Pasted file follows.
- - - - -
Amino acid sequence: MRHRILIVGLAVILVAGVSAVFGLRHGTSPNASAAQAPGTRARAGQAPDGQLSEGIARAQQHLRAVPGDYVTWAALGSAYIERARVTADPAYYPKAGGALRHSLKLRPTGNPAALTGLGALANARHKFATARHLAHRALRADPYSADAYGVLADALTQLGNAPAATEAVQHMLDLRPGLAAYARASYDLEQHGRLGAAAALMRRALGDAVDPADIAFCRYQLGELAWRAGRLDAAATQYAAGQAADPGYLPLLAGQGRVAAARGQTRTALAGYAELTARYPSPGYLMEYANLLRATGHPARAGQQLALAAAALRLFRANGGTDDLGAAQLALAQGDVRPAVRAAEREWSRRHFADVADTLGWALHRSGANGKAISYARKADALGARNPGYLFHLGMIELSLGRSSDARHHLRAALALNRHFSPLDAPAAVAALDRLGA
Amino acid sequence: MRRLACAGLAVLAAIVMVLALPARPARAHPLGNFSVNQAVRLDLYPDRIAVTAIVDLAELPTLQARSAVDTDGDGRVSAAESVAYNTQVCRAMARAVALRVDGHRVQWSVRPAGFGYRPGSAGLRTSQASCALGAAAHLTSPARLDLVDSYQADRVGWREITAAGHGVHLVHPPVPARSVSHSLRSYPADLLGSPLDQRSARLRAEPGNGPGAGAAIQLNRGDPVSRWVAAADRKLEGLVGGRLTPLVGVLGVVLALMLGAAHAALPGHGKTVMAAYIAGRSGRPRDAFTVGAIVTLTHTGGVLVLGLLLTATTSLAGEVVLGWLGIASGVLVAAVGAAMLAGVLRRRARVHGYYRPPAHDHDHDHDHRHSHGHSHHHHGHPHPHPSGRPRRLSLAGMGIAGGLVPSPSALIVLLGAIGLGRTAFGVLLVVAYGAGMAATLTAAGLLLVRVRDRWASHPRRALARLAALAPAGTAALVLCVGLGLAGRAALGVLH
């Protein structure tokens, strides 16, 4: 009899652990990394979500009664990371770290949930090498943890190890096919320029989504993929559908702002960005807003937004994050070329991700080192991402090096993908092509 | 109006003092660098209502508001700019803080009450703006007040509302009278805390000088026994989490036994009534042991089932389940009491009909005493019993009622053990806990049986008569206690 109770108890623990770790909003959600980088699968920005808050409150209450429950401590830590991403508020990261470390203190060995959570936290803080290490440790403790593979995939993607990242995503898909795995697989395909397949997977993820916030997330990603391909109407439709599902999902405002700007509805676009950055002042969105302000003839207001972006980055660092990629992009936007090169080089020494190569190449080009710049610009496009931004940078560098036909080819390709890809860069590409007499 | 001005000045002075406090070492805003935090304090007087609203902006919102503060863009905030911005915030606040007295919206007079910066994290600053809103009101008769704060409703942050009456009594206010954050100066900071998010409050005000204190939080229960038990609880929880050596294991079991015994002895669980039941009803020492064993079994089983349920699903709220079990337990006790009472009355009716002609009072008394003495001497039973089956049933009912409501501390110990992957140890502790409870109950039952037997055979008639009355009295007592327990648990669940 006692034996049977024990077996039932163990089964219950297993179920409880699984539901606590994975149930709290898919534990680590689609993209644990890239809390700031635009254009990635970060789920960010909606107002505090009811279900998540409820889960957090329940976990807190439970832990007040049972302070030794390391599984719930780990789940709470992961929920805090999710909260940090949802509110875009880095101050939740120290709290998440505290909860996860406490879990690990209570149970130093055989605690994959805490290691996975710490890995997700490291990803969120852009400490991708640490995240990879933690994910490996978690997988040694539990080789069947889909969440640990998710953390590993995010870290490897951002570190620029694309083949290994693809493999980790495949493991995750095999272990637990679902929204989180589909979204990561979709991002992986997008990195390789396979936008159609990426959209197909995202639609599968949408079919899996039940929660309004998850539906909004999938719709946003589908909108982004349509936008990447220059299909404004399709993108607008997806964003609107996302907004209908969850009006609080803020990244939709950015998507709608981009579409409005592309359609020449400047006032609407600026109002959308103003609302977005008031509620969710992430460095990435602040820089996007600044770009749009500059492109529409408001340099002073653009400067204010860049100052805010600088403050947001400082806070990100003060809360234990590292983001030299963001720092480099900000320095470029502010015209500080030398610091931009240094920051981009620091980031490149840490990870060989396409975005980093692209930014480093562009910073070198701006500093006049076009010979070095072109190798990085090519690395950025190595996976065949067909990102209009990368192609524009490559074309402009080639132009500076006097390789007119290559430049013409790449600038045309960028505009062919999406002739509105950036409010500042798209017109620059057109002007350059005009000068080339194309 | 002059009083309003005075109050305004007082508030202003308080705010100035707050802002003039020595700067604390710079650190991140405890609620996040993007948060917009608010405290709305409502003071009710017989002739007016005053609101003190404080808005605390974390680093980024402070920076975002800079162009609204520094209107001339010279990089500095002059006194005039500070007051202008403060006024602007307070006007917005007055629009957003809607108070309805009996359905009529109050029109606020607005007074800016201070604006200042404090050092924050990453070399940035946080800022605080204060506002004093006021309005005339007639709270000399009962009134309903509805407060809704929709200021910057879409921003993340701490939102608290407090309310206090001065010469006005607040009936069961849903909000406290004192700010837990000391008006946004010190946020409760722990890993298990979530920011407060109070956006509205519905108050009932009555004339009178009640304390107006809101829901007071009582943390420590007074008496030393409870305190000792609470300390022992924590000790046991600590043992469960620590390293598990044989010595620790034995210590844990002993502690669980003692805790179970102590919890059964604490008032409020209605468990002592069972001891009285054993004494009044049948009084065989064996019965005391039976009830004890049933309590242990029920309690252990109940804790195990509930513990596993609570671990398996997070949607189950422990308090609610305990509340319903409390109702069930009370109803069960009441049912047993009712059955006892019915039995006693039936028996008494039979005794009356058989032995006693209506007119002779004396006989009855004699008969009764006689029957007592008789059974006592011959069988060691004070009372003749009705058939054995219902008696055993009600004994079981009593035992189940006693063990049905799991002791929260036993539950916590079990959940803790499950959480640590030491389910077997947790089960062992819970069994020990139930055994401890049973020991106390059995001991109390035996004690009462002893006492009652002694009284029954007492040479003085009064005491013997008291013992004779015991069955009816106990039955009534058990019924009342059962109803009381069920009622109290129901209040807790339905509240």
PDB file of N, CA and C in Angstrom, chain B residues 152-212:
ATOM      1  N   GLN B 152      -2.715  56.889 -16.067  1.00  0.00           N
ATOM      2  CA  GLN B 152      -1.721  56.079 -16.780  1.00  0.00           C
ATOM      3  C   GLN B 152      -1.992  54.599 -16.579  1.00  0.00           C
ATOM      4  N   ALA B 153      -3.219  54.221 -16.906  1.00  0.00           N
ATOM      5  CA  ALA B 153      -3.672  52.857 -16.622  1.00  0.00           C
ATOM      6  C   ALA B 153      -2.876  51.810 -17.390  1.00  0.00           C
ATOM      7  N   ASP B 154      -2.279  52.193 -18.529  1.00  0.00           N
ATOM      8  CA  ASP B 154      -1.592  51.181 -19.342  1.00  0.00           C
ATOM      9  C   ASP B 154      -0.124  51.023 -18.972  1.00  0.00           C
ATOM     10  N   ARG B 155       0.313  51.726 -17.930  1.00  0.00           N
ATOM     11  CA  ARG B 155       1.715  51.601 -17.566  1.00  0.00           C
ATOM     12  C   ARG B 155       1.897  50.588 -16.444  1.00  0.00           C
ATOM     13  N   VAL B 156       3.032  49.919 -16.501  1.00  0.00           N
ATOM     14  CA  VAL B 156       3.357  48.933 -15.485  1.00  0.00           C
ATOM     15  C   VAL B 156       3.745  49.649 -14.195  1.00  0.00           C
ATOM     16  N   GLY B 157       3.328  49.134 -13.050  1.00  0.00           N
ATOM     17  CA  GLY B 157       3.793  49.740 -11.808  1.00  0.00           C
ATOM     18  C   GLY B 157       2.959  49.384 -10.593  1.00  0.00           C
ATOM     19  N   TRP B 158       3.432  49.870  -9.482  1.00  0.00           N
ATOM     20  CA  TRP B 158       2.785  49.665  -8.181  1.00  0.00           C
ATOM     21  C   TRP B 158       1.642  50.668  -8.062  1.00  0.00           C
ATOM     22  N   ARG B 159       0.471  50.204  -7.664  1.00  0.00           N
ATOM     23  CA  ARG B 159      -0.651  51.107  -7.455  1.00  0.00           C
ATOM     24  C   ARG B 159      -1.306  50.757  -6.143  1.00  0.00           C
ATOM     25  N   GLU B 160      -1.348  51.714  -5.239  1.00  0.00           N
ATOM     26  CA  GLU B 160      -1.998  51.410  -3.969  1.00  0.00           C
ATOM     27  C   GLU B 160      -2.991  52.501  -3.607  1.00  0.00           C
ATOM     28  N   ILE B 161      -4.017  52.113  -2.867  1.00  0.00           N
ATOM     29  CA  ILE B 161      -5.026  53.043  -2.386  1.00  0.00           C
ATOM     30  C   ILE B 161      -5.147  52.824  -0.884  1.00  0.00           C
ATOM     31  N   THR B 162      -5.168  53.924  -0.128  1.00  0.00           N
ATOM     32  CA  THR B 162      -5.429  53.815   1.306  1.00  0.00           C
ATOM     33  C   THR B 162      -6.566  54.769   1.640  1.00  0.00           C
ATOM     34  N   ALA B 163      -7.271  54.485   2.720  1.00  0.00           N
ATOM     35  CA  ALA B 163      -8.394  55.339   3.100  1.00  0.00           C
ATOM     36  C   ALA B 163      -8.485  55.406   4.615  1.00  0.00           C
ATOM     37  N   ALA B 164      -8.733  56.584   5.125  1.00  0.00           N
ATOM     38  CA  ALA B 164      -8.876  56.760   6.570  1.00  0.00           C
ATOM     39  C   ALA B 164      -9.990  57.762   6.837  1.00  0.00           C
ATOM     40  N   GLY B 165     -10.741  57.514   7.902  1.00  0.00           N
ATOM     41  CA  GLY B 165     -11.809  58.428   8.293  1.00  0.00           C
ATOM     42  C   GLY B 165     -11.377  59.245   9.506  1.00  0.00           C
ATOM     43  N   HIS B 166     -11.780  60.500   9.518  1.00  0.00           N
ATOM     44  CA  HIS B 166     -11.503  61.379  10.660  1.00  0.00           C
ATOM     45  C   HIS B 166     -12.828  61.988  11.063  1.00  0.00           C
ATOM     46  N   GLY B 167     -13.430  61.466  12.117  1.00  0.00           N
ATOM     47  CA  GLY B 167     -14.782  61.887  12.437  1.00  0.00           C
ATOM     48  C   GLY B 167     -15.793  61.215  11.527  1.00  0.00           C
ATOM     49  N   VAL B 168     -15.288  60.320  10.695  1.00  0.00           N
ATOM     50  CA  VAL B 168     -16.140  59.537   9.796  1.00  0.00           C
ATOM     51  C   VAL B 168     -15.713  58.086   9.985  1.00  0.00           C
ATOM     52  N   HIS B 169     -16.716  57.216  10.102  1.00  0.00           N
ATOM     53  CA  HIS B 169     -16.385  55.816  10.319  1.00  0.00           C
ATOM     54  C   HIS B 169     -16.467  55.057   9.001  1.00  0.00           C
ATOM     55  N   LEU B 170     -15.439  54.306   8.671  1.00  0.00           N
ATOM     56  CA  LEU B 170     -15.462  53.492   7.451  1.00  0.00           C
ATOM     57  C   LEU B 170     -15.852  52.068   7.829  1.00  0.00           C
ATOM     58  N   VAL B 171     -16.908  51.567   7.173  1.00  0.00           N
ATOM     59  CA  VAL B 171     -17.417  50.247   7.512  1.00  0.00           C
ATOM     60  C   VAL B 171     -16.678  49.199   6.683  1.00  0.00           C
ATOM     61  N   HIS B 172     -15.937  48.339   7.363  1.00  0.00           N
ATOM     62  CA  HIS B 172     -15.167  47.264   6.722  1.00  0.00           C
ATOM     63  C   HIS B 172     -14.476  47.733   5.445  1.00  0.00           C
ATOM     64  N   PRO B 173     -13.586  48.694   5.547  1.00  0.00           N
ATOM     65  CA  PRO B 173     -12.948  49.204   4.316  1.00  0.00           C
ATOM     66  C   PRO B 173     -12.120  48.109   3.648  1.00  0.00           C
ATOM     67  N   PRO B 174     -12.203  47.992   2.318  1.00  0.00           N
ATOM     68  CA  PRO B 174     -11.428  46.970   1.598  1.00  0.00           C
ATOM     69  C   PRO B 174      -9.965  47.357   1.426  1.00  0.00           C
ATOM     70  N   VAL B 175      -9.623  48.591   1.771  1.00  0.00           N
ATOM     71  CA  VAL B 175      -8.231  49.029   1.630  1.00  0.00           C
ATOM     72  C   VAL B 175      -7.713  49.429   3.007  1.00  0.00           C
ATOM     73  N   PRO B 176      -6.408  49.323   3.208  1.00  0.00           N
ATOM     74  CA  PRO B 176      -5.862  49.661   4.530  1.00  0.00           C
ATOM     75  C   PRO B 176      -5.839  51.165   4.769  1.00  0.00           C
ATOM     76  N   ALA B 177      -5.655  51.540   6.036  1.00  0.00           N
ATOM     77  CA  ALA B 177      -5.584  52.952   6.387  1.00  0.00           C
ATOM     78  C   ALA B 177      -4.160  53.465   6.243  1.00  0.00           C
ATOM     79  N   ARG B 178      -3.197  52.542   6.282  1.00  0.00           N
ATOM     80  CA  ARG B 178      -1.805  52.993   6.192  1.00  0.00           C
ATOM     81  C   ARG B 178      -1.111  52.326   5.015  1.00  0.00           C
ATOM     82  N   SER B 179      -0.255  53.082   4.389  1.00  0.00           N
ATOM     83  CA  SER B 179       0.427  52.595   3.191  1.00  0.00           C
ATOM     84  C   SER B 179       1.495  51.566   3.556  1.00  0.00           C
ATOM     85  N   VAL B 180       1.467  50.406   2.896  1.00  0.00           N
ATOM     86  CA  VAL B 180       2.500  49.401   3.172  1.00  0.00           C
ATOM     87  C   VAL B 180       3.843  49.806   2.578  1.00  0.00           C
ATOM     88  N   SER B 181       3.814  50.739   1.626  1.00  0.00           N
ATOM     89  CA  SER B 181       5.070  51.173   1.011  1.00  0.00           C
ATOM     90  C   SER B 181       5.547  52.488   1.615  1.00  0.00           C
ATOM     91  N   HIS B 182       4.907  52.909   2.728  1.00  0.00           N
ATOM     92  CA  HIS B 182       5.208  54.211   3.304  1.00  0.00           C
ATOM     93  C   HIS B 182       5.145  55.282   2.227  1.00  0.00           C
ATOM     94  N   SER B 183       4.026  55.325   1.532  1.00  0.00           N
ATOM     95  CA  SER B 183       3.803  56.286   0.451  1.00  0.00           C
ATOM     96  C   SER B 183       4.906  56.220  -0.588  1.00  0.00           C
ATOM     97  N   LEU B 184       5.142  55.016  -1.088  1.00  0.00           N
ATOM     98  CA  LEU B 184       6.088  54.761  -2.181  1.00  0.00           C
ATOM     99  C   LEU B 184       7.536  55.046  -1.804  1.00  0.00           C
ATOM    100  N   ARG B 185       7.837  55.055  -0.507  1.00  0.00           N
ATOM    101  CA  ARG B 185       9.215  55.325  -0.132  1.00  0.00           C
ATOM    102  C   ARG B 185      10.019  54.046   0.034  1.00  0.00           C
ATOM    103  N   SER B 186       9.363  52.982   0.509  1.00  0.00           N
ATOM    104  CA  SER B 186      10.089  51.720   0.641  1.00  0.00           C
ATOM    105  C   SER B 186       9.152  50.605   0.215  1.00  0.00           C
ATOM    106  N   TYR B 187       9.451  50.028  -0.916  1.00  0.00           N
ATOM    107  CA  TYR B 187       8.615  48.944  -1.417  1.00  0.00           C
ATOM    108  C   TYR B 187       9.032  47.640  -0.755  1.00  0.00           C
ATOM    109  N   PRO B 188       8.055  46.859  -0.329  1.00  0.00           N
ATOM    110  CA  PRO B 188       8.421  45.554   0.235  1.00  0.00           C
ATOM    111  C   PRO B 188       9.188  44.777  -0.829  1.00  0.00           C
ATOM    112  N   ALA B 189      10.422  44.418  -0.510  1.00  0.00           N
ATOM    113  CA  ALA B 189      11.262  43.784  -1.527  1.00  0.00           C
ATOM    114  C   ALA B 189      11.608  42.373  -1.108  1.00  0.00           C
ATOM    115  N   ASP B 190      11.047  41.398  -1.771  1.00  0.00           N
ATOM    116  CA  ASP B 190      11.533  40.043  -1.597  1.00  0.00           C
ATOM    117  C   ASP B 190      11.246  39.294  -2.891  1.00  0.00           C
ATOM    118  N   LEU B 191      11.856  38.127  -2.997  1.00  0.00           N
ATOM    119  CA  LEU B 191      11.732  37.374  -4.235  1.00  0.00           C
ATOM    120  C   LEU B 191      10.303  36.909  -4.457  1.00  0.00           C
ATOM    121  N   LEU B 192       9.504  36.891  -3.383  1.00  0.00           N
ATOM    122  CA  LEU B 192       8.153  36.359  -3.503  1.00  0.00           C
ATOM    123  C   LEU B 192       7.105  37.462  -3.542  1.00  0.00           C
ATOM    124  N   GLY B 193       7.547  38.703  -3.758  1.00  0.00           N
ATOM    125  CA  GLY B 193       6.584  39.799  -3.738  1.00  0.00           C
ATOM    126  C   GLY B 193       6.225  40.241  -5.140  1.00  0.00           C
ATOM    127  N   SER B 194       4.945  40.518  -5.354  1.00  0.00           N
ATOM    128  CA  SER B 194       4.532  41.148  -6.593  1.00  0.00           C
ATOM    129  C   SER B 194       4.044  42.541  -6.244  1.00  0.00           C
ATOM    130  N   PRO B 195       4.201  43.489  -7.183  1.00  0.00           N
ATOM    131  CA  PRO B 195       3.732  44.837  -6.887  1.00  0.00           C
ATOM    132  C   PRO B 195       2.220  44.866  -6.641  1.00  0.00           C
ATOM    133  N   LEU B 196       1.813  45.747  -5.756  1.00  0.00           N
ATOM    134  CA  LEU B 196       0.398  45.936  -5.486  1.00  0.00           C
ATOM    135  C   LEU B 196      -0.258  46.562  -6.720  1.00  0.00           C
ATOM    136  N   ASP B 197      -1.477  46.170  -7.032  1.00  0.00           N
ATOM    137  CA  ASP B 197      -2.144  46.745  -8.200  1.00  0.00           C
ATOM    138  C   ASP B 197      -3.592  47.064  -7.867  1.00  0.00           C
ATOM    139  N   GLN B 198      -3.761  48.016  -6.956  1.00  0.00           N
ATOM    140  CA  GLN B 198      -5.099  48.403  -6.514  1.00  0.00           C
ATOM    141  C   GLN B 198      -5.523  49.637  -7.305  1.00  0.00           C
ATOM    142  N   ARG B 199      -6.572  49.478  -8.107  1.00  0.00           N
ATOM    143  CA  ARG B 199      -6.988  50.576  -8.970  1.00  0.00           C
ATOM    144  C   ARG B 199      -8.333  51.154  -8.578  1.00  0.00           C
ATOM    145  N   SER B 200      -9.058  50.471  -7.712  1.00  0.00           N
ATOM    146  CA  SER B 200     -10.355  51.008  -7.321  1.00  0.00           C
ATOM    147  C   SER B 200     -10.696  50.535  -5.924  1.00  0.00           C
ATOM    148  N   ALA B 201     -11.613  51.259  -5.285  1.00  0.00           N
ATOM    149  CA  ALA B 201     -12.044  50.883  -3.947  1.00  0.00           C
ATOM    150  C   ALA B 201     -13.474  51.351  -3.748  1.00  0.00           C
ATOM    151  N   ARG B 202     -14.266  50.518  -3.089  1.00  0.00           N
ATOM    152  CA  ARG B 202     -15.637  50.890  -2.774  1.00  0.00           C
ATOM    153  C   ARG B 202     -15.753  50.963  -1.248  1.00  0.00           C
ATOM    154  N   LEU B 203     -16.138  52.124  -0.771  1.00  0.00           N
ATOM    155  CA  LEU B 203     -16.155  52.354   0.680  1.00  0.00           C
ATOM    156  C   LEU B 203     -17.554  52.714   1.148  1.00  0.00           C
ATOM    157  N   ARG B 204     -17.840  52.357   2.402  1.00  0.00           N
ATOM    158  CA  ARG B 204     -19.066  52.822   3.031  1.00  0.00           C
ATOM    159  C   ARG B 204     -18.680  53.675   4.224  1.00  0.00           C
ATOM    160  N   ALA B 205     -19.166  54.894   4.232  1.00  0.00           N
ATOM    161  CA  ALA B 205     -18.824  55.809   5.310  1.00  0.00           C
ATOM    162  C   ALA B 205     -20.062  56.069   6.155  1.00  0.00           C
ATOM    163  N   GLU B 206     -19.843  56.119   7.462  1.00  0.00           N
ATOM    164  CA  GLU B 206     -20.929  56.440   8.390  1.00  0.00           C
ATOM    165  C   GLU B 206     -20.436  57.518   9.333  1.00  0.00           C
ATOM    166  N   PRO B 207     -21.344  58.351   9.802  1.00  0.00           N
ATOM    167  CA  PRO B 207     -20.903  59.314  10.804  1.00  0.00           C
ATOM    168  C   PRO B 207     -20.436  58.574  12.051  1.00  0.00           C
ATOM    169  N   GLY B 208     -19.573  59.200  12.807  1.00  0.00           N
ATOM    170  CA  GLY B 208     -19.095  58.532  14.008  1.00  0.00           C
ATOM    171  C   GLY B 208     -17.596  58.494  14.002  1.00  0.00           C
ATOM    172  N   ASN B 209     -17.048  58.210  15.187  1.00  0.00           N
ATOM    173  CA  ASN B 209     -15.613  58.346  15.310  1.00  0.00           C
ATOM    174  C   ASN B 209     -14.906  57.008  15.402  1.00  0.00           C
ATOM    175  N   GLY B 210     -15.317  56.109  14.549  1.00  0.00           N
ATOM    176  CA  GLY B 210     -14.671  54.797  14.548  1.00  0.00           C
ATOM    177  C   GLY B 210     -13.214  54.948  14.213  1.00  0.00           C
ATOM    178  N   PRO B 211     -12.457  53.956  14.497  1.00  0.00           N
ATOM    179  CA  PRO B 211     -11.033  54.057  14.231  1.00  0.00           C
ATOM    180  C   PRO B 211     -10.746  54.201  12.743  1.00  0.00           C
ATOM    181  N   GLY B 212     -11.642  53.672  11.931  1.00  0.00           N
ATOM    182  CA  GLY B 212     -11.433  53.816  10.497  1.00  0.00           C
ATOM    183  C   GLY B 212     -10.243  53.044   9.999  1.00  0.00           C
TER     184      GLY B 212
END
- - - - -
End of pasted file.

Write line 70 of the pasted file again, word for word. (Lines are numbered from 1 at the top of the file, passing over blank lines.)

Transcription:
ATOM     66  C   PRO B 173     -12.120  48.109   3.648  1.00  0.00           C